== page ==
How to Remove Melted Plastic From Metal or Glass

Hunker may earn compensation through affiliate links in this story.
Plastic can get melted on hot surfaces.
Image Credit: Ziga Plahutar/iStock/GettyImages

Sometimes plastic can accidentally melt and get stuck on hot metal, glass or ceramic surfaces. A plastic bowl, lid or bag can get stuck if they come in contact with a hot or even warm surface, such as a stove top, toaster or toaster oven. Removing melted plastic from metal can seem daunting once it has cooled and is firmly stuck on. However, it can be removed in a number of ways.


Video of the Day

Cleaning With Commercial Cleansers

Your stove surface, toaster or oven may remain hot for a while, and sometimes containers, plates or bags might be accidentally placed on top of it or next to it. First, you should turn on fans and open windows to ventilate with fresh air. Be sure not to breathe in fumes and wait until the hot surface has cooled off. Use a dull knife, such as a metal or plastic butter knife, to try and peel off as much melted plastic as you can.

How To Clean Stuff recommends spraying any plastic that is still stuck on the stove with WD-40. Allow the WD-40 set in for several minutes. Next, use a razor blade to scrape off the plastic. Use caution when doing this since the razor blade could potentially scratch the stove surface. Once all the melted plastic has been removed successfully, rinse off the WD-40 with dish soap and water. Dry the stove with a paper towel or dishcloth. If you do not have WD-40 available, other equally effective alternatives include kitchen cleaners, window cleaner and glass cleaner, such as Windex or a Mr. Clean Magic Eraser.


Do It Yourself advises using Bar Keepers Friend for ceramic stove tops. Place a small amount of the powder on the melted plastic. Rub vigorously with a wet sponge. Repeat as needed. Bar Keepers Friend is nonabrasive and is gentle enough to use on ceramic.

Try Nail Polish

Another alternative to cleaning melted plastic off of metal and glass surfaces is nail polish. Always test a small amount of nail polish first before using to see how your appliance reacts. Nail polish could potentially damage the surface, especially enamel stoves.


If no reaction occurs, How To Clean Stuff suggests pouring a small amount of nail polish on any remaining melted plastic and allowing it to set in for several minutes. Use a cotton ball to rub it off. Repeat until all melted plastic has been removed.

Use All-Natural Options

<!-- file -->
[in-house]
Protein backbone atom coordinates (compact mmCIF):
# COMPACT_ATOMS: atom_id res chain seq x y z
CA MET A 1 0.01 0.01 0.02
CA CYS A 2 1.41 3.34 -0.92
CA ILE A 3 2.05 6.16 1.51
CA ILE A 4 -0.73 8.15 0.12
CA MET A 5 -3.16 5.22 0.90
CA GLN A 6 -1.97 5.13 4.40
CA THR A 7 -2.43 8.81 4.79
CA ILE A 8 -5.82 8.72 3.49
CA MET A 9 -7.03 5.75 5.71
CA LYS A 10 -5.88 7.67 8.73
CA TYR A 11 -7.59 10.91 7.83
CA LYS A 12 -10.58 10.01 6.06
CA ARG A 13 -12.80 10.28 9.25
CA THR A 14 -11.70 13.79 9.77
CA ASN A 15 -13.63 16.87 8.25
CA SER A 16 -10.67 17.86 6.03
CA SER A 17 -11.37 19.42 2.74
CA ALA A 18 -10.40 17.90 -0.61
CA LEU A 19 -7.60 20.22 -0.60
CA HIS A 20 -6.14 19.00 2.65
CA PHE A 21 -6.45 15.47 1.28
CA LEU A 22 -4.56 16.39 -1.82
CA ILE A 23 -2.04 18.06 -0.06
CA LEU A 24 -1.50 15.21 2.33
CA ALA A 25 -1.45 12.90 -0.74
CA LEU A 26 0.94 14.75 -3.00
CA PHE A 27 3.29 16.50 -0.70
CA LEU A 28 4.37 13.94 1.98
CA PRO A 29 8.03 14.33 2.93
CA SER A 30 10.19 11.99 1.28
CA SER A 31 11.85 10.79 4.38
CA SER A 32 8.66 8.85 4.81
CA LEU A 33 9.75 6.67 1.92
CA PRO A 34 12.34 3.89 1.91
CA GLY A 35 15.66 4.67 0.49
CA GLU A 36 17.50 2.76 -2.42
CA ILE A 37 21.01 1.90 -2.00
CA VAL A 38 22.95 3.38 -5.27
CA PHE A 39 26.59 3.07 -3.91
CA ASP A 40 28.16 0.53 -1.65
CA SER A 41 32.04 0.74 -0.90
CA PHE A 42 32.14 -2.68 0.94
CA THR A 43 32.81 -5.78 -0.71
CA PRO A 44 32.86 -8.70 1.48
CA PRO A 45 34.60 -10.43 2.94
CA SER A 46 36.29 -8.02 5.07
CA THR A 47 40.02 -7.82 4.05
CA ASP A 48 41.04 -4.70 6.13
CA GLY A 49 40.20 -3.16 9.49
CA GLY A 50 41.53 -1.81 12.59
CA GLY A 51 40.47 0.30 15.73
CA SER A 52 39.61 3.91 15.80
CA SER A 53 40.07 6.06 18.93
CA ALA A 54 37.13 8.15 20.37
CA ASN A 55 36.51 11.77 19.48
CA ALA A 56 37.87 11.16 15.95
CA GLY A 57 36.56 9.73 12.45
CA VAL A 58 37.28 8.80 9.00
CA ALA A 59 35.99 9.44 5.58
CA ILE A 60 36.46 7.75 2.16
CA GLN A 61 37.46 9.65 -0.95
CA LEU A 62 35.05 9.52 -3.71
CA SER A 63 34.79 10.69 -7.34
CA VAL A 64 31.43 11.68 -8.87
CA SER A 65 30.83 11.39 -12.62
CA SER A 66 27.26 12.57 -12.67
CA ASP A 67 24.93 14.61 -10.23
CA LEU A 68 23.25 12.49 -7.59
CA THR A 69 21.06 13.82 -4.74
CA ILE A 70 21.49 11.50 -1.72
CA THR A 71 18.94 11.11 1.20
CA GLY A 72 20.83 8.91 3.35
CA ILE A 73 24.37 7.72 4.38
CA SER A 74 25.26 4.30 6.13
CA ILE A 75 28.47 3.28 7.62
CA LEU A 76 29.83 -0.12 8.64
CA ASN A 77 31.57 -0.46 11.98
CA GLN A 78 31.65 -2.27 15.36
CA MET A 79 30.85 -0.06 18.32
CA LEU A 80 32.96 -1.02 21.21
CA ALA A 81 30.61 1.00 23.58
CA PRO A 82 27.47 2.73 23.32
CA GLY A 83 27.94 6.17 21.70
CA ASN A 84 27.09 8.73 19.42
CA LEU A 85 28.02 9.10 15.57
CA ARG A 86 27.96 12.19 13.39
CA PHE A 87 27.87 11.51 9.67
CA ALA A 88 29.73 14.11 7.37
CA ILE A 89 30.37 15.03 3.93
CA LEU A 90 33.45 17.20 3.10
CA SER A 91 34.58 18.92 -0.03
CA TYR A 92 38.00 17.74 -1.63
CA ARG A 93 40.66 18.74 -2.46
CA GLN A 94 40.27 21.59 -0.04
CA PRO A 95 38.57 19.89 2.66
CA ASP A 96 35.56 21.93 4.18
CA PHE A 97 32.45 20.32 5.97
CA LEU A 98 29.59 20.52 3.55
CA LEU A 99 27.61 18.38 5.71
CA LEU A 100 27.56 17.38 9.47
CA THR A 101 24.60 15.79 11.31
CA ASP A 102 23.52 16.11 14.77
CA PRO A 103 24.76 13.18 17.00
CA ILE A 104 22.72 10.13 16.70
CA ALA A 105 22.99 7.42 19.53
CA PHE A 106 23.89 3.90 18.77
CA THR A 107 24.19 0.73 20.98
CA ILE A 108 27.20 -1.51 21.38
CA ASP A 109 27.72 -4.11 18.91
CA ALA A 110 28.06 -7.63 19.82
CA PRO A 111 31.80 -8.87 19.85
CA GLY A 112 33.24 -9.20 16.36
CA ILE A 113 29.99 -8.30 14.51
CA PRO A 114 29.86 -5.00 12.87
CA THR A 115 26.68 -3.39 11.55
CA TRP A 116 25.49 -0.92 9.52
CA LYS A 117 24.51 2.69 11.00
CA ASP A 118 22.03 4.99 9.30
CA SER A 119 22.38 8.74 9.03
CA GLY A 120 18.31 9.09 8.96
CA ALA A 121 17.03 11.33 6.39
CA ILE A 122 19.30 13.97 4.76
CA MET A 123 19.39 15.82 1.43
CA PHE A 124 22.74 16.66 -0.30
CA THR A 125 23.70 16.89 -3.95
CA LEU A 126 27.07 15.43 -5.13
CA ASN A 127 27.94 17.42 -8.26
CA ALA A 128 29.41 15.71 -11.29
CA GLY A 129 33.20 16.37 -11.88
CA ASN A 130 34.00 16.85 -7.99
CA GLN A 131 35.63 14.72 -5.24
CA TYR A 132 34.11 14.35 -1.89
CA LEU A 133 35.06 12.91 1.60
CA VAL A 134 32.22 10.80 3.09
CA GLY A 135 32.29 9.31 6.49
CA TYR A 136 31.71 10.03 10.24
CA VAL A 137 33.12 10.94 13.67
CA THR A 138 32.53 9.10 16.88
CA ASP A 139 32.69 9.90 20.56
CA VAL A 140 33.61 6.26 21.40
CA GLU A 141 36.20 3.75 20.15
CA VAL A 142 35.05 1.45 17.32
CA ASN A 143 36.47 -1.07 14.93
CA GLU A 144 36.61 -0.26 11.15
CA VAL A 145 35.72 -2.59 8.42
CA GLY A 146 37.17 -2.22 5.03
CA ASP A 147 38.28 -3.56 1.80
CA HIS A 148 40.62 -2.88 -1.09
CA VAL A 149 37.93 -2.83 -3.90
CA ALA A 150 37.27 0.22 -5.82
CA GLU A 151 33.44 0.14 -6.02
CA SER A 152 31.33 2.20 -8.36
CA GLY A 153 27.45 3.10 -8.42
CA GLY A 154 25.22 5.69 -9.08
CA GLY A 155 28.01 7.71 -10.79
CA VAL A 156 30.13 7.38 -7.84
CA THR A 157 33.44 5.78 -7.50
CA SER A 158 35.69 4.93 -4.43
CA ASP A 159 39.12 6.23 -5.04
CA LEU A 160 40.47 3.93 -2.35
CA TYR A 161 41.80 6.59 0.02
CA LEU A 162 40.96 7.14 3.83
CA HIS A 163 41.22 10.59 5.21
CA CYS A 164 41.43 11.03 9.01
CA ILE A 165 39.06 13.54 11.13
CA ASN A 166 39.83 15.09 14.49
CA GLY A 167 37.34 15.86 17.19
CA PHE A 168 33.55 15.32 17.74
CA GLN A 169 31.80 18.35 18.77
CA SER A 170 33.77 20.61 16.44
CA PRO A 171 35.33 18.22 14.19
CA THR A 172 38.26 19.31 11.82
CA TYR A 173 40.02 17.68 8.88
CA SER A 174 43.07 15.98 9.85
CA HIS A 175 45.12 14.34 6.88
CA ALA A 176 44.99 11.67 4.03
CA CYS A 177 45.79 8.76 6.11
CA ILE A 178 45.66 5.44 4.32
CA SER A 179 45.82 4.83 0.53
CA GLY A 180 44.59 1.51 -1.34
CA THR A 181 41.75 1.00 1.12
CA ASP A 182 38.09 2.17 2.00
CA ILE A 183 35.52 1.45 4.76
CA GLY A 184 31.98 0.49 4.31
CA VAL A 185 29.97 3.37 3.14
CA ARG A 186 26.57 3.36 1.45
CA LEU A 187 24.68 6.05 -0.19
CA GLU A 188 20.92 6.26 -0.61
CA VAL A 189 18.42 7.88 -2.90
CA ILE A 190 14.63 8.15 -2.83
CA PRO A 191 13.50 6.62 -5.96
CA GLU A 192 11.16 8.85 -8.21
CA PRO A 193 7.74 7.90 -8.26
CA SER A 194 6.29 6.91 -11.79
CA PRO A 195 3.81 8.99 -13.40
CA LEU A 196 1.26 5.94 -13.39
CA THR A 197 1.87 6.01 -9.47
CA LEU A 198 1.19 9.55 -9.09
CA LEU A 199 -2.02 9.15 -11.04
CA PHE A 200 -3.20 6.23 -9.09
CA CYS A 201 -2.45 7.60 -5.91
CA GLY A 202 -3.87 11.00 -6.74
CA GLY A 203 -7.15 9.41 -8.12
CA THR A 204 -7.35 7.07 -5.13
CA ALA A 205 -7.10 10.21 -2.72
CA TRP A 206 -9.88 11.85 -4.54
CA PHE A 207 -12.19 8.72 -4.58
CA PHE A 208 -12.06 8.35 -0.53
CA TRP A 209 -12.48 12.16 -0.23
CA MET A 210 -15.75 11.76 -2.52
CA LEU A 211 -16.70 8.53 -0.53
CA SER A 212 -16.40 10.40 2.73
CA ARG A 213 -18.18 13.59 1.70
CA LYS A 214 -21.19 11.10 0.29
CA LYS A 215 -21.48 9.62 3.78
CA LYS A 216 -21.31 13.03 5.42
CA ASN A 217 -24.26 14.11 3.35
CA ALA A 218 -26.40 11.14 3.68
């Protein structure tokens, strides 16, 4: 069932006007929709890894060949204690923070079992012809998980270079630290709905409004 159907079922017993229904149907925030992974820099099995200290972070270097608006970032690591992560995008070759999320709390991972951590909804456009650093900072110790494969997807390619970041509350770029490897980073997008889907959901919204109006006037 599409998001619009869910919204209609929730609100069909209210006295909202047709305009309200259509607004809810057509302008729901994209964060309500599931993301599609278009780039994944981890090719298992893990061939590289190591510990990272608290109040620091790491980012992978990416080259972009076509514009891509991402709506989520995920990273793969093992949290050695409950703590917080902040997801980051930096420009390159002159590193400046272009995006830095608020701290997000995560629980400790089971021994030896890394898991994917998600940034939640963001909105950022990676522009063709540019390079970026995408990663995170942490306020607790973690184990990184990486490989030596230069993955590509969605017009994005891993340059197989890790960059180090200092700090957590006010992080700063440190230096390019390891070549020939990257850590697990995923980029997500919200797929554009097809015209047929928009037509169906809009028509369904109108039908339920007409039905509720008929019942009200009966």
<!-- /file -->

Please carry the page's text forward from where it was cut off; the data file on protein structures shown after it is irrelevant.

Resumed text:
If you want to try more natural options, then baking soda is a great choice. How To Clean Stuff recommends creating a baking soda paste. Slowly add a small amount of water to the baking soda to create a pasty consistency, but not watery. Apply the paste to the melted plastic and allow it to activate for a few minutes. Use a paper towel to scrub off the baking soda and melted plastic. Do not scrub too hard, however, since baking soda is a mild abrasive and could potentially scratch the stove top surface.


You can also try using dish soap and water. Allow the suds and water to moisten the melted plastic. Use a soft bristle brush, according to How To Clean Stuff, to gently scrub off any plastic. Do use caution when cleaning a stainless steel stove since they are more sensitive to abrasion. Scrub softly to avoid any scratches. This works well for melted plastic on a pan as well.

Cleaning with Water Alone

Ice can be used according to Do It Yourself. You can apply ice to the melted plastic directly. The goal is for the ice to make the plastic harden and be easier to peel or chip off. Use a nylon scrubber if needed.


Do It Yourself also recommends boiling water. With a spoon, pour a small amount of boiling water onto the melted plastic. This will warm up the plastic and soften it. Once the plastic has softened, use a rubber scraper to scrape it off. Dry the stove top with a paper towel or cloth dish towel. Repeat as needed. Both ice and boiled water work great for ceramic and metal stove tops.

Removing melted plastic on a metal or glass appliance can be easier than it seems. There are many all-natural or chemical solutions available.



Meg Scanlon

Meg Scanlon

Meg Scanlon earned a Masters from Johns Hopkins University. Her writing can be found on Hunker, Cuteness, Funny or Die, BarkPost, Taste of Home, LoveTV and